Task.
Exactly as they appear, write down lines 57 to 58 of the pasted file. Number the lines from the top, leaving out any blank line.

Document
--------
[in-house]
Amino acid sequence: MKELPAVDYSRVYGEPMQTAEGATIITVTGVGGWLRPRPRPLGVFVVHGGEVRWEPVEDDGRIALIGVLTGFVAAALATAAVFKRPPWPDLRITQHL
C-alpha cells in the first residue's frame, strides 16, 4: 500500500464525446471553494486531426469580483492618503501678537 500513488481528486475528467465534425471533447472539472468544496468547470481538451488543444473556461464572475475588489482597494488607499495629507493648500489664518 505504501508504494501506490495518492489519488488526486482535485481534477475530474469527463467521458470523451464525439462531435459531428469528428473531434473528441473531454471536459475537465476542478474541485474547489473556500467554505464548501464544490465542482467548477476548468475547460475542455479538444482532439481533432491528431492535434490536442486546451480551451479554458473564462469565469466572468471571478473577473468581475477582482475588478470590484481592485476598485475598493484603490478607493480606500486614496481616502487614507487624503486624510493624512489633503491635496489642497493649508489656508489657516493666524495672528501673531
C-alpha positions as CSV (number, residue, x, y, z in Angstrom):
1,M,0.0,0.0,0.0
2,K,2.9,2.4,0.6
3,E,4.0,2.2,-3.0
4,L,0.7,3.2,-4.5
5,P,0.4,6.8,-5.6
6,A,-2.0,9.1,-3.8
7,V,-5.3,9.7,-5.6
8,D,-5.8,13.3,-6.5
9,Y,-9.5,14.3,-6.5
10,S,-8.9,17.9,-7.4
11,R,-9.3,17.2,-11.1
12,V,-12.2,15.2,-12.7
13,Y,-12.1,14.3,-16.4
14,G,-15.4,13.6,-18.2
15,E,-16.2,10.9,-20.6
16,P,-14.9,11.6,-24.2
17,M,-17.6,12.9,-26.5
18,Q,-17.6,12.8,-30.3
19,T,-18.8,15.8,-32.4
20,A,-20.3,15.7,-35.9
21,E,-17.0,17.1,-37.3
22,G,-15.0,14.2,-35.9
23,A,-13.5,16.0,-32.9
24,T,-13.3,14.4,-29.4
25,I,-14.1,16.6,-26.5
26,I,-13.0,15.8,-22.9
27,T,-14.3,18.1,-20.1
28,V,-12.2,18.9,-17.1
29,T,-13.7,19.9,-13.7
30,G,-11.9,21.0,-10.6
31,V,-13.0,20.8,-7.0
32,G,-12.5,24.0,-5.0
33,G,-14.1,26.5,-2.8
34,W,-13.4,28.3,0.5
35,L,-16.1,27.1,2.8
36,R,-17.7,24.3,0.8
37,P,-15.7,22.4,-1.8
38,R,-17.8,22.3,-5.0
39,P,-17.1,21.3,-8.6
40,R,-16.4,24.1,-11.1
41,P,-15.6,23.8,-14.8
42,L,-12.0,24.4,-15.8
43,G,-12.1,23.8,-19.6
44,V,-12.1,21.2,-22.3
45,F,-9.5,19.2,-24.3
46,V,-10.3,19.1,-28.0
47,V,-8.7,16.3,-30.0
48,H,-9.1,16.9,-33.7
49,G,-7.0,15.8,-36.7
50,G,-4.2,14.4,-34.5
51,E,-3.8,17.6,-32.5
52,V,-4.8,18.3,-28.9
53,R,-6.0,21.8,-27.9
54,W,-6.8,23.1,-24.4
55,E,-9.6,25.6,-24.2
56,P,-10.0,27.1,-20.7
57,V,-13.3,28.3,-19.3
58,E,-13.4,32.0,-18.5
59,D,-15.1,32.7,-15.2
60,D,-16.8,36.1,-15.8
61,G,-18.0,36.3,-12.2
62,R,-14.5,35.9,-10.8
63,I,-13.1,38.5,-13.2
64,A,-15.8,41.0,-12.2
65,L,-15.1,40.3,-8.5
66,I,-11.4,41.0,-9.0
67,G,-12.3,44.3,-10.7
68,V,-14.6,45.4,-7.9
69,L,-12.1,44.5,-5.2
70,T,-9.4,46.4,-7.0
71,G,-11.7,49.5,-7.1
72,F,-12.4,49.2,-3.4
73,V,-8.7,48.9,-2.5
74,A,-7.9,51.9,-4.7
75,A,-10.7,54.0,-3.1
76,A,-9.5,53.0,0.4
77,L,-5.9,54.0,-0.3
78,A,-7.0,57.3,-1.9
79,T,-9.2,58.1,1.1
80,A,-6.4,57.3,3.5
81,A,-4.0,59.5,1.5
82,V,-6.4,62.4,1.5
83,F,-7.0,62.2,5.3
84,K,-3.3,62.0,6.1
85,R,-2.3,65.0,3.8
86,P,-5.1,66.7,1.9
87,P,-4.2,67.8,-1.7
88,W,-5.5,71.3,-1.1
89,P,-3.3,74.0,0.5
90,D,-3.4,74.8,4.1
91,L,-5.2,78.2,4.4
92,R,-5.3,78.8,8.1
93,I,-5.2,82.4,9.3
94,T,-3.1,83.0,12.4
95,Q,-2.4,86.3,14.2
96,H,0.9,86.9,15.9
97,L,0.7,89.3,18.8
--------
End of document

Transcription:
53,R,-6.0,21.8,-27.9
54,W,-6.8,23.1,-24.4